School science decline linked to increased subject choice

Published 15 February 2010

chemistryDespite the current serious decline in the proportion of senior high-school students taking science subjects, there has been no corresponding decline in students’ enjoyment of science, their appreciation of its importance to society, or their interest in science careers.

This is one of the most unexpected findings in a report, published this week, titled Choosing Science: Understanding the declines in senior high school science enrolments. The report is based on a major study, commissioned by the National Centre of Science, ICT and Mathematics Education for Rural and Regional Australia (SiMERR) at the University of England, that involved around 590 teachers and 3,800 students throughout the country.

Supported by the Australian Science Teachers Association, the study found that the steady proportional declines in physics, chemistry and biology enrolments over the past two decades were unlikely to be due to declining student interest in science. Rather, it concluded that the declines were part of a wider phenomenon that had seen similar falls in many established subjects – including economics, geography, history, and advanced mathematics. One of the factors most likely to be influencing this trend, the report concludes, is students’ responses to the increasing number of subject options available.

One of the authors of the report, Dr Terry Lyons, Associate Director of SiMERR, said that this increase in subject options had been accompanied by an increase in the availability of tertiary courses leading on from these “newer” school subjects. “Many universities have responded by broadening the scope of their courses,” Dr Lyons said. “At the same time, they have also diluted the strategic value of physics and chemistry as pre-requisites for many courses.”

Dr Lyons and the co-author of the report, Dr Frances Quinn, also found that many students could not picture themselves as scientists, and did not have much idea about the wide range of science careers available – a finding that Dr Lyons said had “all sorts of implications for educators”. In addressing this finding, the report recommends “that Federal, State and Territory education authorities, professional teacher associations and science organisations work together to develop adequately funded, sustainable and coordinated strategies to improve links between school science and scientists in university and industry settings”. “The strategies should have a particular focus on authentic, research-based science experiences both inside and outside the classroom,” it says, “and on creating greater awareness among Year 10 students of the variety and scope of science-related careers.”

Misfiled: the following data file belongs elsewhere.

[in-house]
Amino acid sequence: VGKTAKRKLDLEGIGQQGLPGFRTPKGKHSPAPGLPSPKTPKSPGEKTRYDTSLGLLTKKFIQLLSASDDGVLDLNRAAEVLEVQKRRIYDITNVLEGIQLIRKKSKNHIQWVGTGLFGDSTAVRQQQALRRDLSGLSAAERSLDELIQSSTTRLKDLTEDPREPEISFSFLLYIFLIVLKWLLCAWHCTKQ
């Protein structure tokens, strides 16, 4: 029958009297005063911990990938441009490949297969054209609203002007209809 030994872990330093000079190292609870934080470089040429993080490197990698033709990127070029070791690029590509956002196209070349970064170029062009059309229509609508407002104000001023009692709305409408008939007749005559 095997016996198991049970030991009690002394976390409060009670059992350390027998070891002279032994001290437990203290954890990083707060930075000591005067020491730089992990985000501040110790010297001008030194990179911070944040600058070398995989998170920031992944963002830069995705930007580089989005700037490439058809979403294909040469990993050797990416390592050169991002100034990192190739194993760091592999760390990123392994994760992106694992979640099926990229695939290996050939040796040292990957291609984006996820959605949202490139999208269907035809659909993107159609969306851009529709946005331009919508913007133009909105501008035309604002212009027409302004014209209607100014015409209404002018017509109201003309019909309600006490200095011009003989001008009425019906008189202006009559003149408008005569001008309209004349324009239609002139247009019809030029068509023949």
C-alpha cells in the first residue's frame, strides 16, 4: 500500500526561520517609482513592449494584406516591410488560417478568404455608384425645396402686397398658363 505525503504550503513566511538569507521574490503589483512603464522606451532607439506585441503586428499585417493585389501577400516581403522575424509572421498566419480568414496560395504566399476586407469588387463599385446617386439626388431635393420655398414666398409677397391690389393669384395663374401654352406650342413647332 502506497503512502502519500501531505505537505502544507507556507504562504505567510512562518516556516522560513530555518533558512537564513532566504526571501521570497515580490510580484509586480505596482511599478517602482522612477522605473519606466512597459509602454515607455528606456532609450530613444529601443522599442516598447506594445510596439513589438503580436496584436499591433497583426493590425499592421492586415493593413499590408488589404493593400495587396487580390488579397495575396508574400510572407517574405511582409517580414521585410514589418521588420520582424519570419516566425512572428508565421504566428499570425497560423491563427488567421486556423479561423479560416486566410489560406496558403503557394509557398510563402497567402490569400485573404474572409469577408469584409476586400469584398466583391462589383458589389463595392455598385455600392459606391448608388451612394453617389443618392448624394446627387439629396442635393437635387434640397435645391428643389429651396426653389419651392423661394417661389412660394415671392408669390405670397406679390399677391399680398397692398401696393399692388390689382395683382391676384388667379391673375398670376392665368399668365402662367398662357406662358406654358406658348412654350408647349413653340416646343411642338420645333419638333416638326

Among its other recommendations, the report says that girls should be encouraged “to have greater confidence in their science learning and ability to achieve”, and that “education authorities and other stakeholders should initiate further research to investigate why students in rural schools have less positive attitudes to school science than their city peers”.

With the Australian Curriculum, Assessment and Reporting Authority (ACARA) due to release its new draft science curriculum on the 22nd of February, the study’s confirmation that school science has failed to engage a sufficiently wide range of students is of particular significance. The report recommends that, given the increased competition from other subjects, it is all the more important “that ACARA, Federal, State and Territory education authorities and other relevant stakeholders ensure the new National Science Curriculum reflects teachers’ and students’ recommendations for increasing enrolments by making school science learning experiences more interesting, practical and personally relevant”.